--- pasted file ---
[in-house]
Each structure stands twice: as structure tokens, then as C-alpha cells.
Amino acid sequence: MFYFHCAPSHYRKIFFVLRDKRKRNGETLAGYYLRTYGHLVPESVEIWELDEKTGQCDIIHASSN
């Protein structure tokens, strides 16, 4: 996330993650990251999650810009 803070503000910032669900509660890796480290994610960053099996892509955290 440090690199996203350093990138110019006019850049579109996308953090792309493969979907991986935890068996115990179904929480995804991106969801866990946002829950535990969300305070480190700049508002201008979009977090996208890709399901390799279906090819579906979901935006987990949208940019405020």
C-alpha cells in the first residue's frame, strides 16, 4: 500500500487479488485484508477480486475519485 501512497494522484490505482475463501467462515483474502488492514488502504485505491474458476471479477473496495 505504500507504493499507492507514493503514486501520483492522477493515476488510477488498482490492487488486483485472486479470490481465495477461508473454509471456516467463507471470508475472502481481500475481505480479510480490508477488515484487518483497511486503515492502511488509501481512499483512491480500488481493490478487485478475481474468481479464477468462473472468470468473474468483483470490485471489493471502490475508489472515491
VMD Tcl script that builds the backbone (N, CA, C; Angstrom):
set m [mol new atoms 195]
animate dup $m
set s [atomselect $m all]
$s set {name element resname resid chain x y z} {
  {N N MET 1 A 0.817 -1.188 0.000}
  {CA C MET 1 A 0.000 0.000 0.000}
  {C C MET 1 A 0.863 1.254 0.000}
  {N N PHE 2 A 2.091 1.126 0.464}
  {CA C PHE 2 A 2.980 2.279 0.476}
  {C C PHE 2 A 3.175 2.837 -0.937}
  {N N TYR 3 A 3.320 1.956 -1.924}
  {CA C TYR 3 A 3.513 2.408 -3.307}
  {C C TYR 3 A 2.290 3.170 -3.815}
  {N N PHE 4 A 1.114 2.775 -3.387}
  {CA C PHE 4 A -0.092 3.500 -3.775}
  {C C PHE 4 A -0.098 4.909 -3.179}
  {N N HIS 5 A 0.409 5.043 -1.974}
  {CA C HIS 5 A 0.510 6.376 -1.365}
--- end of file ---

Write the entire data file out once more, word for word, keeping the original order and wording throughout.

[in-house]
Each structure stands twice: as structure tokens, then as C-alpha cells.
Amino acid sequence: MFYFHCAPSHYRKIFFVLRDKRKRNGETLAGYYLRTYGHLVPESVEIWELDEKTGQCDIIHASSN
């Protein structure tokens, strides 16, 4: 996330993650990251999650810009 803070503000910032669900509660890796480290994610960053099996892509955290 440090690199996203350093990138110019006019850049579109996308953090792309493969979907991986935890068996115990179904929480995804991106969801866990946002829950535990969300305070480190700049508002201008979009977090996208890709399901390799279906090819579906979901935006987990949208940019405020």
C-alpha cells in the first residue's frame, strides 16, 4: 500500500487479488485484508477480486475519485 501512497494522484490505482475463501467462515483474502488492514488502504485505491474458476471479477473496495 505504500507504493499507492507514493503514486501520483492522477493515476488510477488498482490492487488486483485472486479470490481465495477461508473454509471456516467463507471470508475472502481481500475481505480479510480490508477488515484487518483497511486503515492502511488509501481512499483512491480500488481493490478487485478475481474468481479464477468462473472468470468473474468483483470490485471489493471502490475508489472515491
VMD Tcl script that builds the backbone (N, CA, C; Angstrom):
set m [mol new atoms 195]
animate dup $m
set s [atomselect $m all]
$s set {name element resname resid chain x y z} {
  {N N MET 1 A 0.817 -1.188 0.000}
  {CA C MET 1 A 0.000 0.000 0.000}
  {C C MET 1 A 0.863 1.254 0.000}
  {N N PHE 2 A 2.091 1.126 0.464}
  {CA C PHE 2 A 2.980 2.279 0.476}
  {C C PHE 2 A 3.175 2.837 -0.937}
  {N N TYR 3 A 3.320 1.956 -1.924}
  {CA C TYR 3 A 3.513 2.408 -3.307}
  {C C TYR 3 A 2.290 3.170 -3.815}
  {N N PHE 4 A 1.114 2.775 -3.387}
  {CA C PHE 4 A -0.092 3.500 -3.775}
  {C C PHE 4 A -0.098 4.909 -3.179}
  {N N HIS 5 A 0.409 5.043 -1.974}
  {CA C HIS 5 A 0.510 6.376 -1.365}